Just as a low tide reveals previously unseen objects on the seashore, the current dual crises of Covid-19 and the consequent severe curtailment of economic activity in response to it have revealed certain facts that were hiding right in front of our eyes. Most pertinently, the people, products and occupations that form the backbone of our modern-day society are visible in stark relief. At the same time, celebrities who filled so much space in our media and collective consciousness are relegated to near-irrelevance, despite their desperate – if fumbling – attempts to remain, somehow, in the limelight. In fact, some of their attempts have attracted derision, if not outright dismissal, from far and wide. It is worth noting here that these celebrities are not necessarily from the field of entertainment. There are various spheres that afford an individual the opportunity to gain fame, such as activism or other walks of public life. Sometimes, two spheres overlap as well. Regardless of their area of specialization, most celebrities have lost their spot in the limelight.
This experience should lead us to reevaluate how we assign value to the various segments and components of our society and our lives.
At this point, in order to further our understanding, it would be useful to categorize the people, products and occupations that are rightly being recognized as being heroic and/or pivotal to our well-being. I see three categories here:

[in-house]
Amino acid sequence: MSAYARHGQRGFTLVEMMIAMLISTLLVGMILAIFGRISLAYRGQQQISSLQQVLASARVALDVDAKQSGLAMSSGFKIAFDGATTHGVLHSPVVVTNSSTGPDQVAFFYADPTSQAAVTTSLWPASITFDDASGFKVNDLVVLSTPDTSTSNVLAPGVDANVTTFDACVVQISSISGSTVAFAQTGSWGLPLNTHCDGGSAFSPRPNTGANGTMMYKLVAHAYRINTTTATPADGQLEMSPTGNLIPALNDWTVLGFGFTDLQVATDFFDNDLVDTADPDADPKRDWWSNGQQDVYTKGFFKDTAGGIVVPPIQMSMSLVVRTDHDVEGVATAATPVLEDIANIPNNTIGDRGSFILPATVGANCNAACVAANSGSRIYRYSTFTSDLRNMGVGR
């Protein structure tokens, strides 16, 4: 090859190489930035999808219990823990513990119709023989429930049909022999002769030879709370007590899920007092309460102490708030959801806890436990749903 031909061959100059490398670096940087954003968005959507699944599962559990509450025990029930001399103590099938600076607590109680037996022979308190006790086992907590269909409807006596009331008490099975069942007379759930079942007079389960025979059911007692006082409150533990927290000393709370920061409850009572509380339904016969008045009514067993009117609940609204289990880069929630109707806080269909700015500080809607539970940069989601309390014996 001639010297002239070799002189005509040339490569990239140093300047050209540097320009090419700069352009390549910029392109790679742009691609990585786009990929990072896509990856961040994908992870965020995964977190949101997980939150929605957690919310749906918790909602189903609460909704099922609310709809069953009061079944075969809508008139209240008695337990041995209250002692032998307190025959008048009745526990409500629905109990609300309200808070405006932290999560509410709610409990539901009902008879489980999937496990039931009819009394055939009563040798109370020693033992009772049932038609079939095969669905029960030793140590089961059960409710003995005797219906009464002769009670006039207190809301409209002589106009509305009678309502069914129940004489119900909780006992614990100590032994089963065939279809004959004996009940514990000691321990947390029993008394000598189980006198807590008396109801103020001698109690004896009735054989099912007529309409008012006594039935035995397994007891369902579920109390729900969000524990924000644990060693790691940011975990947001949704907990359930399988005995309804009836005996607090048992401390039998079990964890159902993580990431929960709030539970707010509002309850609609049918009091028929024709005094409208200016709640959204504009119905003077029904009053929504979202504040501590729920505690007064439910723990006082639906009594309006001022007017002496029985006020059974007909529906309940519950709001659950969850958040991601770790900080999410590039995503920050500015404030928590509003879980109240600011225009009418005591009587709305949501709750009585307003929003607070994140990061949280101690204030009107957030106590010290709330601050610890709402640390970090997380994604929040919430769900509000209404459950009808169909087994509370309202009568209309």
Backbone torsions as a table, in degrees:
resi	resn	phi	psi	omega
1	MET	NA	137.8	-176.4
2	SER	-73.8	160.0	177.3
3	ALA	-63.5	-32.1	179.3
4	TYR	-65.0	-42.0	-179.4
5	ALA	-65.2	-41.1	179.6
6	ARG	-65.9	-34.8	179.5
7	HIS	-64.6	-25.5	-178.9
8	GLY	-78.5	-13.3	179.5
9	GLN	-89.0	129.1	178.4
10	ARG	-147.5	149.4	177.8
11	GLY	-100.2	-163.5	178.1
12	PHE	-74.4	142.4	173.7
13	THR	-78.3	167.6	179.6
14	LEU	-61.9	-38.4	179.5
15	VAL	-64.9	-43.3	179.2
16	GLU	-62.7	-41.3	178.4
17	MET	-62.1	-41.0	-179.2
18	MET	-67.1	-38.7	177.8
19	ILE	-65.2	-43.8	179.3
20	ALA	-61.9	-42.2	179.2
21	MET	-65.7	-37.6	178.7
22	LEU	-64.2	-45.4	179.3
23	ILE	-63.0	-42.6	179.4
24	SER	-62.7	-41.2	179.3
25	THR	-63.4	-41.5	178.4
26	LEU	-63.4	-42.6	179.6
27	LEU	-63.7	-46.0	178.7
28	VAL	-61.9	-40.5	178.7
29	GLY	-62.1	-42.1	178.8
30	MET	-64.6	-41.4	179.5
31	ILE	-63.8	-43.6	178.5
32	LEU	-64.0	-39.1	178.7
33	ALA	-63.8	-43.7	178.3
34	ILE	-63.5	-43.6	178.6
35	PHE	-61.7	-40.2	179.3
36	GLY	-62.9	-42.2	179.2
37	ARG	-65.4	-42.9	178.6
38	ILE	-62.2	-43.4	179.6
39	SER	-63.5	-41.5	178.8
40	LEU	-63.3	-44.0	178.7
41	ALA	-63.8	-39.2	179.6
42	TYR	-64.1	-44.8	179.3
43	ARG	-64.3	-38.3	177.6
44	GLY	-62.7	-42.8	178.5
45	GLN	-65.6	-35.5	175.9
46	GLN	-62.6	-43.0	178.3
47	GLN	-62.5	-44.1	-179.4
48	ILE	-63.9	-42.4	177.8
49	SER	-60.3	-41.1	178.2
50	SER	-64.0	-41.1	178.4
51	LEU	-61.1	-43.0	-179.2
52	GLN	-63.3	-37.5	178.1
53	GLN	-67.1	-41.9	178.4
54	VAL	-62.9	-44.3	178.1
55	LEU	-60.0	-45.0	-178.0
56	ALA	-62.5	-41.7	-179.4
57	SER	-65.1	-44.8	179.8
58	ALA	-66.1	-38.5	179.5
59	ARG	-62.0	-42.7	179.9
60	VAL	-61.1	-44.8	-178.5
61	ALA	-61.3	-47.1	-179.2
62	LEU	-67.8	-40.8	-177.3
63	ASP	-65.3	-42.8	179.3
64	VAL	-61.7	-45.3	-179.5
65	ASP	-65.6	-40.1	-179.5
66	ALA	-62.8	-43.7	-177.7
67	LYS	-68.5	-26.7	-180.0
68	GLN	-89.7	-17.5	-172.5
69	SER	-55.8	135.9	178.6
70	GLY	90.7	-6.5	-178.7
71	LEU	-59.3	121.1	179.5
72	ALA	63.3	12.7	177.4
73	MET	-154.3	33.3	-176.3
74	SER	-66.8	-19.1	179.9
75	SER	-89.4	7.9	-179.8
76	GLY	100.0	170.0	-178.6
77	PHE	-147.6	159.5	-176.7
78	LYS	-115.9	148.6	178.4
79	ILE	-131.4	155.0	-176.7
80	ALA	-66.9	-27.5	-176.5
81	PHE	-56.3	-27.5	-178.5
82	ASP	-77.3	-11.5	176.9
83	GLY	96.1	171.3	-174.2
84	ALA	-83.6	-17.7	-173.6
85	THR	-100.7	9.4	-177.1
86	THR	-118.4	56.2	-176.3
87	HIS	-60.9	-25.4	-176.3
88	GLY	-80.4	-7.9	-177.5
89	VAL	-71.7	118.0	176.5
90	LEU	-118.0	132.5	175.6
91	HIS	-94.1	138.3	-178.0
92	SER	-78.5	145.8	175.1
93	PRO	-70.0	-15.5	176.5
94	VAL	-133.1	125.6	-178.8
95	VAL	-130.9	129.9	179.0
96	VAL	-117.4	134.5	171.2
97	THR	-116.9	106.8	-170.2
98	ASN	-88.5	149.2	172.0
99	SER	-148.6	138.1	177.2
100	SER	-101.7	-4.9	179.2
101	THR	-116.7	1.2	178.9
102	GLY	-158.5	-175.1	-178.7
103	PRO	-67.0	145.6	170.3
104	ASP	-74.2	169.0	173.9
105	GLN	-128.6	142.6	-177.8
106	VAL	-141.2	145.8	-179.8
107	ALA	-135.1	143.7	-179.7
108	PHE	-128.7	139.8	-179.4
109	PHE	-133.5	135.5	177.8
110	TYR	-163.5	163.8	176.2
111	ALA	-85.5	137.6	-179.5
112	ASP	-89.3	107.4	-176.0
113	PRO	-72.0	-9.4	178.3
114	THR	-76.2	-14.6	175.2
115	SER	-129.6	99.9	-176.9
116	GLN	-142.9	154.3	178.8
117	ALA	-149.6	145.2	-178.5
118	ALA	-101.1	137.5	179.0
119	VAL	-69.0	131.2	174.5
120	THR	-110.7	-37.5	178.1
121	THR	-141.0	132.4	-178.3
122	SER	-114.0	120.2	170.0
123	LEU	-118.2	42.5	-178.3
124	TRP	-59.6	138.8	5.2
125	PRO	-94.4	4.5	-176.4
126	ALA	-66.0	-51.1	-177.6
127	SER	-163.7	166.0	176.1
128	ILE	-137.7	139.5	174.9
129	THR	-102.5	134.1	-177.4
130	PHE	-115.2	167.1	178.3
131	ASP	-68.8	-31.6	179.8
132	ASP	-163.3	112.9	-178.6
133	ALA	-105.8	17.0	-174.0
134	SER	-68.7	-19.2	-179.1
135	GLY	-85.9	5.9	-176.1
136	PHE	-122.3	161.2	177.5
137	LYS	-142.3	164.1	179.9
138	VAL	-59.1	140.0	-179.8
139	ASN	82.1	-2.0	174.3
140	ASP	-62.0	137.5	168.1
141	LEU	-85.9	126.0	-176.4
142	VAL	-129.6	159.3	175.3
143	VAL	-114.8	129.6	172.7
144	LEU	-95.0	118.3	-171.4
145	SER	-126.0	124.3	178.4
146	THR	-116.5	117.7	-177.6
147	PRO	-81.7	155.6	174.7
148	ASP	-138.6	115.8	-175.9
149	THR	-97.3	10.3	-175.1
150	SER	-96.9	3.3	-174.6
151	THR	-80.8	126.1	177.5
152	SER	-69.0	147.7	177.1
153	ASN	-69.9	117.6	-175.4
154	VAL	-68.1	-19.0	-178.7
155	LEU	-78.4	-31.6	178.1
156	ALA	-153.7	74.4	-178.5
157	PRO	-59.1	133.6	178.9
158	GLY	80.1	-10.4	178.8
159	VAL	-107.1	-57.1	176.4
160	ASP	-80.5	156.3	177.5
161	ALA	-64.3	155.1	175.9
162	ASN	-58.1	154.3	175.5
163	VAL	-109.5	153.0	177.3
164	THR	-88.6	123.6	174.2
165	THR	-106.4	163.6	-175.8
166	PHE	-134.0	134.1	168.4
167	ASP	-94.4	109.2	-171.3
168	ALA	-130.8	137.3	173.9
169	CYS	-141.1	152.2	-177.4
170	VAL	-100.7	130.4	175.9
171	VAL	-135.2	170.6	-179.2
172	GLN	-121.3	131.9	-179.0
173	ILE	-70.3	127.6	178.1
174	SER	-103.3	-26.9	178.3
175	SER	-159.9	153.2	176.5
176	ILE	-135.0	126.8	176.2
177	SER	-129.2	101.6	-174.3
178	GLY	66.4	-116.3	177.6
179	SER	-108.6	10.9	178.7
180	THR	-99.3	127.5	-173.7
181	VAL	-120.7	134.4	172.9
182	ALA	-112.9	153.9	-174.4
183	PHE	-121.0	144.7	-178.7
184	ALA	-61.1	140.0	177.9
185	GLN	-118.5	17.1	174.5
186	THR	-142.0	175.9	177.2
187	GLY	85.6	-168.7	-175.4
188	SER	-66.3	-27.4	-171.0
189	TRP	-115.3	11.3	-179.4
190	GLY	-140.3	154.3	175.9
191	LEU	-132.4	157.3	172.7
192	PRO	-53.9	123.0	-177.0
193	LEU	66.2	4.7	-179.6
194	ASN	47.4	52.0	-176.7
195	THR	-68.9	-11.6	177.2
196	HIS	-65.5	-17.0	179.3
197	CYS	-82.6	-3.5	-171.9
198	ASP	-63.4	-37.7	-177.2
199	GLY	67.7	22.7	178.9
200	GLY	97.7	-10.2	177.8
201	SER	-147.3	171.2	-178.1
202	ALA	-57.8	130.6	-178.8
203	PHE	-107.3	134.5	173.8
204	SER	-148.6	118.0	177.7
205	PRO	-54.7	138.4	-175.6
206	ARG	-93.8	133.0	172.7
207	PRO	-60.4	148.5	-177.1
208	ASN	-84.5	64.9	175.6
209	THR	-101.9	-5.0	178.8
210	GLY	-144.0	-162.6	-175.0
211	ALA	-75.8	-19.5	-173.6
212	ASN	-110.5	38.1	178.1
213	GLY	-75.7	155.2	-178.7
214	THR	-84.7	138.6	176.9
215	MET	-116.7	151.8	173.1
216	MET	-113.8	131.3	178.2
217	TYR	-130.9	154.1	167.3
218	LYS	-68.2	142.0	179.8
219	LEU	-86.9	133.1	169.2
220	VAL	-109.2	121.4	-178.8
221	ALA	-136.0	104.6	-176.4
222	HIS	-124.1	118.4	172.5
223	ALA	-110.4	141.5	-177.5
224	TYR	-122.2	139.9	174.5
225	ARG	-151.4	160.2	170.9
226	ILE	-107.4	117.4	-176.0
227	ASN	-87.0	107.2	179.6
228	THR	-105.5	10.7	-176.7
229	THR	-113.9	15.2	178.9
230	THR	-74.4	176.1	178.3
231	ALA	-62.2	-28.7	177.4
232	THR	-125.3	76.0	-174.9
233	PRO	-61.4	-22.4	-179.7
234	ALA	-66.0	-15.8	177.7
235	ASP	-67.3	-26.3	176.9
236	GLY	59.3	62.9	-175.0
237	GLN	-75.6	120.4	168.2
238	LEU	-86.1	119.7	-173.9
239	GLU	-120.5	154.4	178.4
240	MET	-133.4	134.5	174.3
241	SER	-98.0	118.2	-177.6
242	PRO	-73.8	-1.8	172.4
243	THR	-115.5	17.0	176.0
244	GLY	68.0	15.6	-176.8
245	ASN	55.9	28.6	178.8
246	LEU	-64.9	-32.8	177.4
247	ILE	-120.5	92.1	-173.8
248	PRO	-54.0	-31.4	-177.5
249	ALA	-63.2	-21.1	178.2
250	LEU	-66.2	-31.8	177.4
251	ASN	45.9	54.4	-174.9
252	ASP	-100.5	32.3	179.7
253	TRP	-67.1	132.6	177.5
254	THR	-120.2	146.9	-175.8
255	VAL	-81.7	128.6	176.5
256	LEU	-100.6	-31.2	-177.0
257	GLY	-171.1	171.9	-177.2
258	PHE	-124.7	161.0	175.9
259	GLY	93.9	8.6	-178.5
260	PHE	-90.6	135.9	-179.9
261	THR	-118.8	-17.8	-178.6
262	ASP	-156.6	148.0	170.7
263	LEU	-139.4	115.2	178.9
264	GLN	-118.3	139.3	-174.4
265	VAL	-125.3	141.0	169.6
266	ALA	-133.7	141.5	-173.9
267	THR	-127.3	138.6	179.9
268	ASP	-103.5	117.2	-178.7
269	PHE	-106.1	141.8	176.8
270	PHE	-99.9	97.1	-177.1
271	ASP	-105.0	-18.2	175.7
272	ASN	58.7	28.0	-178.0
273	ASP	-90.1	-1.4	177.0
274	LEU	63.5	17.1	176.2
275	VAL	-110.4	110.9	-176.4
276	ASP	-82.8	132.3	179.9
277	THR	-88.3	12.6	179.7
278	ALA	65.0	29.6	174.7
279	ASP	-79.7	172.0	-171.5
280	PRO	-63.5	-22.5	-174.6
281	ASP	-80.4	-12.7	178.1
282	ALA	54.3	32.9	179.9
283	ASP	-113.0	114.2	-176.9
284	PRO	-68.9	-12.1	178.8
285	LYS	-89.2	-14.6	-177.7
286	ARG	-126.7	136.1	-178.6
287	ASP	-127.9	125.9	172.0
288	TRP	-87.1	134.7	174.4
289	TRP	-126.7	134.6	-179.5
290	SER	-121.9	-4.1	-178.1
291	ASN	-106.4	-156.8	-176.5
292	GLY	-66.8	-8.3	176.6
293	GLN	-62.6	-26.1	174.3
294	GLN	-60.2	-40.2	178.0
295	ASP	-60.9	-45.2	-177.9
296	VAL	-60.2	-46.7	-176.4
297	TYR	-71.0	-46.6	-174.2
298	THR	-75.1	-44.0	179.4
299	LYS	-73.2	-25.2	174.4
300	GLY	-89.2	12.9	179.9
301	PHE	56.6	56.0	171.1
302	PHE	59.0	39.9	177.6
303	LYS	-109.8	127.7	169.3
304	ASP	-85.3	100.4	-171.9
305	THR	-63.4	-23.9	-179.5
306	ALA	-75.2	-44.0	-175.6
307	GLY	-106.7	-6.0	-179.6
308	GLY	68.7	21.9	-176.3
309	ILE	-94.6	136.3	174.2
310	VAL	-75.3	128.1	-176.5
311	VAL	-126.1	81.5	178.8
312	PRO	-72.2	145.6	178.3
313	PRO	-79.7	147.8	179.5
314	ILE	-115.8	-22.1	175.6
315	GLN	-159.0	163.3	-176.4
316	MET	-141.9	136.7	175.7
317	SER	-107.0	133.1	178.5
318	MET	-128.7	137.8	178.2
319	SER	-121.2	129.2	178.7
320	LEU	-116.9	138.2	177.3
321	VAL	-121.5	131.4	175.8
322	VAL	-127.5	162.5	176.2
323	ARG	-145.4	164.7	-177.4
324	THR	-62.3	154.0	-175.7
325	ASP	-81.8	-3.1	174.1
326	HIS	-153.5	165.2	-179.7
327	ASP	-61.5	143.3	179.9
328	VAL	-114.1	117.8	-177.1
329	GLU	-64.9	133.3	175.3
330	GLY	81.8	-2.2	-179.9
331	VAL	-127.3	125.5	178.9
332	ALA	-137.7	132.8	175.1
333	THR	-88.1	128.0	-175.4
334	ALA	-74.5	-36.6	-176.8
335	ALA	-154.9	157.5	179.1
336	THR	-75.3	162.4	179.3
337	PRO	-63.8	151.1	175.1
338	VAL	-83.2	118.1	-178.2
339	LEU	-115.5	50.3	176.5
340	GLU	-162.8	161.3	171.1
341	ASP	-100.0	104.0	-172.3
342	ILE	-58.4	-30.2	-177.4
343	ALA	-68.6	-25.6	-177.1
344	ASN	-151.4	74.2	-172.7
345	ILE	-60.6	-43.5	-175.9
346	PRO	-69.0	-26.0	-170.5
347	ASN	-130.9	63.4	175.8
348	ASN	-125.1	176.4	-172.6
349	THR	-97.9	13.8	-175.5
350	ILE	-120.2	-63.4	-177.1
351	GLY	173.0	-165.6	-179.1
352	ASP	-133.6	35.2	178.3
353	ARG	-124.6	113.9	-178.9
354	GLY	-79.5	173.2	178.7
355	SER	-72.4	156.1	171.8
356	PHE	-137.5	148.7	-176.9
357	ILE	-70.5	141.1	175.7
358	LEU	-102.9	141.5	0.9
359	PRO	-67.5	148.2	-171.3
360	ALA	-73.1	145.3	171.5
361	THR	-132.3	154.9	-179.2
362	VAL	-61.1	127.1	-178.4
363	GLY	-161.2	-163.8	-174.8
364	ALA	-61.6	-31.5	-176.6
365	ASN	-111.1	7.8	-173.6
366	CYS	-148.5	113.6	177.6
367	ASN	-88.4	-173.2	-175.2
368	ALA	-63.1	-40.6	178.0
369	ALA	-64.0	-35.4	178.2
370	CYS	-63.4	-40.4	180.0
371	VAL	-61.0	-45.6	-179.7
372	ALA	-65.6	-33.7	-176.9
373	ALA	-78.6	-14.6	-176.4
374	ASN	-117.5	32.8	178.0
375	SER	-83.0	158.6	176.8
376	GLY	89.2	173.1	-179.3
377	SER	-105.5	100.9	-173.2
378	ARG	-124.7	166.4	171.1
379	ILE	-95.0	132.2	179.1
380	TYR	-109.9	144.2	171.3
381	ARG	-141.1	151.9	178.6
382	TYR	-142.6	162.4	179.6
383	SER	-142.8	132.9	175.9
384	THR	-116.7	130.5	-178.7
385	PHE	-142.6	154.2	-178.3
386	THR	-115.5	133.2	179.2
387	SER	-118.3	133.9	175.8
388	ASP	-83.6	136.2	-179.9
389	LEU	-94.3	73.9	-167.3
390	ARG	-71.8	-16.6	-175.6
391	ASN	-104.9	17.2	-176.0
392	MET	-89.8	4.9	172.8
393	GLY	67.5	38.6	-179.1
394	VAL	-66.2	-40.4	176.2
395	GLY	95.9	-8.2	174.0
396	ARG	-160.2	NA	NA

- a. Those who were already valued, but their crucial role in an emergency, coupled with their selfless willingness to put themselves in harm’s way are visible in an enhanced manner,
- b. Those who were barely noticed earlier, if at all, and
- c. Those who were seen as a part of a problem, and were perhaps even reviled.
The first category consists mainly of doctors, nurses and paramedics. From time to time, we have all felt grateful to them, and for them. However, in the present circumstances, the value of their contribution to society is perceived with added emphasis, particularly in light of the fact that the first of the two crises consists of the spread of an infectious disease; they must go near the danger if everyone else is to be kept safe. That is truly heroic. These people are our feted heroes.
In the second category, we have people who are employed in occupations that are often characterized as ‘humble’. I have often felt that characterization to be condescending. Feelings aside, the fact remains that these occupations constitute the very terra firma on which a civilization stands. They encompass a wide range of activities, from garbage collection and sanitation to retailing and energy distribution networks. In normal course, even when we do interact with the people employed in these occupations, we hardly ever engage with them beyond the transactional level. Typically, these jobs are at the lower end of the spectrum when it comes to remuneration, and therefore generally seen as less desirable. We then interpret their lower desirability as a measure of their inherent worth. It is at times of crises, such as the present one, that our interpretation is revealed as a misinterpretation. In reality, remuneration is determined by the following three factors in most cases: